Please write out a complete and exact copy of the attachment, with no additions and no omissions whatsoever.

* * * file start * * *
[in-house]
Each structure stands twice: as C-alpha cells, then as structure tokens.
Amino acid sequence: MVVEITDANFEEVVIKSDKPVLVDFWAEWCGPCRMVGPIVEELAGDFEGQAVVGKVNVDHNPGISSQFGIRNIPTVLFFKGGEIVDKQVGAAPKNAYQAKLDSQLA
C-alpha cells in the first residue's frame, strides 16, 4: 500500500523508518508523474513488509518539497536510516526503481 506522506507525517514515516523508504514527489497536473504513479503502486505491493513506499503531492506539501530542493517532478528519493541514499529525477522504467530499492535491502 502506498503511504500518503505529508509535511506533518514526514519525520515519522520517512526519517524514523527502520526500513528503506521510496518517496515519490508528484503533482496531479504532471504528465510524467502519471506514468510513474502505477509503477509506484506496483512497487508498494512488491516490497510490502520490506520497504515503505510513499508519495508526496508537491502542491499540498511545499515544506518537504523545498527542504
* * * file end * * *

[in-house]
Each structure stands twice: as C-alpha cells, then as structure tokens.
Amino acid sequence: MVVEITDANFEEVVIKSDKPVLVDFWAEWCGPCRMVGPIVEELAGDFEGQAVVGKVNVDHNPGISSQFGIRNIPTVLFFKGGEIVDKQVGAAPKNAYQAKLDSQLA
C-alpha cells in the first residue's frame, strides 16, 4: 500500500523508518508523474513488509518539497536510516526503481 506522506507525517514515516523508504514527489497536473504513479503502486505491493513506499503531492506539501530542493517532478528519493541514499529525477522504467530499492535491502 502506498503511504500518503505529508509535511506533518514526514519525520515519522520517512526519517524514523527502520526500513528503506521510496518517496515519490508528484503533482496531479504532471504528465510524467502519471506514468510513474502505477509503477509506484506496483512497487508498494512488491516490497510490502520490506520497504515503505510513499508519495508526496508537491502542491499540498511545499515544506518537504523545498527542504